Work Space: El Paso TX. Chiropractor Dr. Alex Jimenez looks at the work space environment to see if it is in fact spine friendly.
While work can be a pain, it doesn’t have to cause pain. Creating your office work room in order to avoid back and neck strain is easier than you may think. Plus, rethinking your work environment is a fantastic chance to brush up on other healthy work habits as well as your posture.
Here are five ways you are able to design your office together with your back in your mind.
If you’re not sitting right even with the top equipment, your back will suffer. Pay attention to the situation of legs, hands, and your head when sitting. To avoid back pain, make sure to do the following:
A good-constructed ergonomic seat to help increase your blood flow, reduce fatigue, stress, and decrease the chance of injury to your own neck and back. Getting the chair that is best is important, which means this is one product which should be tried in the store as opposed to purchasing online so you know before purchasing it, the way that it feels. Make fully sure your office chair has got the following:
One of the biggest pitfalls of a spine-friendly work space is staying in one position for a long time. Switching between sitting and standing is the best strategy, and some desks—known as sit-stand desks or sit-to-stand desks — encourage one to mix up your position through the entire workday.
Sit-to-stand desks offer you the choice of a work space that is comfortable in both sitting and standing poses—and they been discovered to simply help burn off calories. They come in various price points and styles, and a growing variety of companies are considering this investment to boost workplace wellness.
If you’re looking to boost the ergonomic quality of a traditional desk make sure the desk is:
Since so much office work is done on computers, wherever your equipment is put can really make a difference when you are at work, in how your back feels. Try the following tips:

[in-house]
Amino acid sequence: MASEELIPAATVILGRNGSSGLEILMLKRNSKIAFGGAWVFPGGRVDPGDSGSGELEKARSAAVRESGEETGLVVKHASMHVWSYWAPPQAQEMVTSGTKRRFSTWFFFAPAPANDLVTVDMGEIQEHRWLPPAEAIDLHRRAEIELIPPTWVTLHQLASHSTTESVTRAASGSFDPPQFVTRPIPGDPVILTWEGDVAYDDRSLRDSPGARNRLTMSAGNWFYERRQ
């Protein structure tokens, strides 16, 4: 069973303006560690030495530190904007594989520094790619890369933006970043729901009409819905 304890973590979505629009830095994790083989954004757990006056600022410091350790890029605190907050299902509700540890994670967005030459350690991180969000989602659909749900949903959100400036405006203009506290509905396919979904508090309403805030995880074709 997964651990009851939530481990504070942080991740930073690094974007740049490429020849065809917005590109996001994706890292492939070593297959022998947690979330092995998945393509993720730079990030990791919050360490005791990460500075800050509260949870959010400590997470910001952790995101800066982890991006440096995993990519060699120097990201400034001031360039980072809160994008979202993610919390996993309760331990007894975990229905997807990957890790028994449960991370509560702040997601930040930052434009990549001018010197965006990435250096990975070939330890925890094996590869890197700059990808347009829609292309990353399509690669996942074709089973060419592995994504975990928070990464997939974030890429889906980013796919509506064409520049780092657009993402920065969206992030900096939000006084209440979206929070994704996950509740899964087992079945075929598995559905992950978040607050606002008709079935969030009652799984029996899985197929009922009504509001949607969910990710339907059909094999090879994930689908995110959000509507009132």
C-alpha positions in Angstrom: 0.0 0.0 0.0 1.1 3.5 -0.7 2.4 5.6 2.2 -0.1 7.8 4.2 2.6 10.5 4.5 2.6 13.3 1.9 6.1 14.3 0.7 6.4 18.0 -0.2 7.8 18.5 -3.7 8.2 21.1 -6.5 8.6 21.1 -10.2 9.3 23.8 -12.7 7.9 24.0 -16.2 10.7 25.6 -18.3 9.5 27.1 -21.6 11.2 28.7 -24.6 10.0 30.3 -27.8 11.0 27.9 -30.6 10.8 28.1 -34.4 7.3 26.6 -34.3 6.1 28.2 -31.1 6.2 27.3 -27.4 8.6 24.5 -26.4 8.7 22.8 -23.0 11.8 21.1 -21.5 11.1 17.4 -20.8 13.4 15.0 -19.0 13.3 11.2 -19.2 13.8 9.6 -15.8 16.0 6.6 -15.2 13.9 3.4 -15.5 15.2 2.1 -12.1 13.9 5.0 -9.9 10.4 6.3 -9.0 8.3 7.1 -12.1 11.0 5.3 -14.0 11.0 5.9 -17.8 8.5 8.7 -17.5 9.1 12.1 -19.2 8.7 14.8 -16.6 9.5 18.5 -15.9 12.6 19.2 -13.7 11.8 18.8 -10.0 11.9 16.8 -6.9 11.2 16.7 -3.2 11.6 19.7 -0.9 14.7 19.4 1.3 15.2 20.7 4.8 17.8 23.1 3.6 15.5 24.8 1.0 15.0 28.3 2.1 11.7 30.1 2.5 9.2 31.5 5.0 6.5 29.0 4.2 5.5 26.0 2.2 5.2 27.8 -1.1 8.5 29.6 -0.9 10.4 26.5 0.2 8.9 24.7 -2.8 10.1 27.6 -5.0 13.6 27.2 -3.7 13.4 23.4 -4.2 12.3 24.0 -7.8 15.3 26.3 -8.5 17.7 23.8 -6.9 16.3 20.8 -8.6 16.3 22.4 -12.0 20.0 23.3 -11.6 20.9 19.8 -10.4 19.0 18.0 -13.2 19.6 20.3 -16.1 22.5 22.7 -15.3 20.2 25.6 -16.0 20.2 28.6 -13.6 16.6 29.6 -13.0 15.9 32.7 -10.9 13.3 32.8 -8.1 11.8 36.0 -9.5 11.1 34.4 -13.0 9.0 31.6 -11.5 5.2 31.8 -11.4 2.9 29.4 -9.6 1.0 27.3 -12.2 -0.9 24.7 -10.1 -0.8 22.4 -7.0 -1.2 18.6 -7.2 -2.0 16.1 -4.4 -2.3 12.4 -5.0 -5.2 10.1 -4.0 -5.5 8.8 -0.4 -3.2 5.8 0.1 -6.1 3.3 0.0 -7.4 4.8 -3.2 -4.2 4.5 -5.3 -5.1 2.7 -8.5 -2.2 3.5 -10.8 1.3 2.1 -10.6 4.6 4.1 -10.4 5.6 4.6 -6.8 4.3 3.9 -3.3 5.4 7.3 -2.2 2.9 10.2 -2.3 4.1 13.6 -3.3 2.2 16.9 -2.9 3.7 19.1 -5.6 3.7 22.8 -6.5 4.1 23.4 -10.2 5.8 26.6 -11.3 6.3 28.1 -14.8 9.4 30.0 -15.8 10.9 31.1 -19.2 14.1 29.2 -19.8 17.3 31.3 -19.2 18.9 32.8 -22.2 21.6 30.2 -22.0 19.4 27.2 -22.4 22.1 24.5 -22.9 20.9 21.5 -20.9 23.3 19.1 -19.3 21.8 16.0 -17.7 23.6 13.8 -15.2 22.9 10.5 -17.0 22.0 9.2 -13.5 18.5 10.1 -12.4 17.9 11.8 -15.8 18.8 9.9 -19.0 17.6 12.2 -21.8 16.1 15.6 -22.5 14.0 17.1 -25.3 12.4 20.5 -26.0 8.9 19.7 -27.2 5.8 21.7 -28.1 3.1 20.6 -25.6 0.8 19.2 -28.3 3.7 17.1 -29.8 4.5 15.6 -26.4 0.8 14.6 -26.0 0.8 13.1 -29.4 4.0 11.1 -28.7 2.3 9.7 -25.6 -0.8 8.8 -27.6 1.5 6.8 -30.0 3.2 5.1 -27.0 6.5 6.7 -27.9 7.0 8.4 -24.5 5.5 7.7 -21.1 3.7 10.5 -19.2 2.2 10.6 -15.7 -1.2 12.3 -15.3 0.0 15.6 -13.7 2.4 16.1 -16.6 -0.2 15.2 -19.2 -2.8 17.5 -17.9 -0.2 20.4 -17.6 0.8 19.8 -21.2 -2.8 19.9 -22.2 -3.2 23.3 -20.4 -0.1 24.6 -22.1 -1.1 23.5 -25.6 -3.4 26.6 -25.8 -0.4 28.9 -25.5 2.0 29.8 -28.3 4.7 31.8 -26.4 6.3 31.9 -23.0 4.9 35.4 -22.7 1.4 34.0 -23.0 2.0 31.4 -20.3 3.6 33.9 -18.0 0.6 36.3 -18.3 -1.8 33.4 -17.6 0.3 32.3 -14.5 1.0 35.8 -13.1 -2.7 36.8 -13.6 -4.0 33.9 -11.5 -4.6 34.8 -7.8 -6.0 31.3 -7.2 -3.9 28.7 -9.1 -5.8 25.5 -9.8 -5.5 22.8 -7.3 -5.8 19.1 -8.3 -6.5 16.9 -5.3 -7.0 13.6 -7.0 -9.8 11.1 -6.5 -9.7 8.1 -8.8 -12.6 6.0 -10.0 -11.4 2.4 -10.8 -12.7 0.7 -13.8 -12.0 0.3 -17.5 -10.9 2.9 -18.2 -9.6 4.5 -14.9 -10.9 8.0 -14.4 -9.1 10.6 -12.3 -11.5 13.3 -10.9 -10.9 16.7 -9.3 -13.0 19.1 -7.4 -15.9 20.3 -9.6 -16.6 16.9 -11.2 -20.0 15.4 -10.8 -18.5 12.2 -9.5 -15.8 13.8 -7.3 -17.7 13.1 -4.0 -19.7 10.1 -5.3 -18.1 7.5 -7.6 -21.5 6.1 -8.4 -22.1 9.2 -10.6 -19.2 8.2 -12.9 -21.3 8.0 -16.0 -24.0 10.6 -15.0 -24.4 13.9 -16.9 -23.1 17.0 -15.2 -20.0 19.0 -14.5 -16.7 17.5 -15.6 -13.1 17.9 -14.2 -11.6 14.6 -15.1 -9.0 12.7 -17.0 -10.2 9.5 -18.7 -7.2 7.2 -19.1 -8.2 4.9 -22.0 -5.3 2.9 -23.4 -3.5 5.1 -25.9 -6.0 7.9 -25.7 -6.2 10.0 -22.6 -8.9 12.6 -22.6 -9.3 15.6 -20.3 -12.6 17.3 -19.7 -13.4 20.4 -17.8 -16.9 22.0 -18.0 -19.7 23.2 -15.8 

Not just a coffee break but a spine break. Stretch, take a quick walk, get the blood flowing. It’s simple to get caught up in work and forget that you’ve been sitting or typing for a straight hour. Whether it’s a 15-minute walk or two-minute stretch session, occasional breaks can help revive your muscles, and perhaps you can find feel more productive, too.
You spend lots of time at work—why not take a few extra steps to develop a space that does your back a number of favors in return?
The information herein on "Is Your Work Space Spine-Friendly?" is not intended to replace a one-on-one relationship with a qualified health care professional, or licensed physician, and is not medical advice. We encourage you to make your own healthcare decisions based on your research and partnership with a qualified healthcare professional.
Our information scope is limited to Chiropractic, musculoskeletal, physical medicines, wellness, contributing etiological viscerosomatic disturbances within clinical presentations, associated somatovisceral reflex clinical dynamics, subluxation complexes, sensitive health issues, and/or functional medicine articles, topics, and discussions.
We provide and present clinical collaboration with specialists from a wide array of disciplines. Each specialist is governed by their professional scope of practice and their jurisdiction of licensure. We use functional health & wellness protocols to treat and support care for the injuries or disorders of the musculoskeletal system.
Our videos, posts, topics, subjects, and insights cover clinical matters, issues, and topics that relate to and support, directly or indirectly, our clinical scope of practice.*
Our office has made a reasonable attempt to provide supportive citations and has identified the relevant research study or studies supporting our posts. We provide copies of supporting research studies available to regulatory boards and the public upon request.
We understand that we cover matters that require an additional explanation of how it may assist in a particular care plan or treatment protocol; therefore, to further discuss the subject matter above, please feel free to ask Dr. Alex Jimenez DC or contact us at 915-850-0900.
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Dr. Alex Jimenez DC, MSACP, CIFM*, IFMCP*, ATN*, CCST
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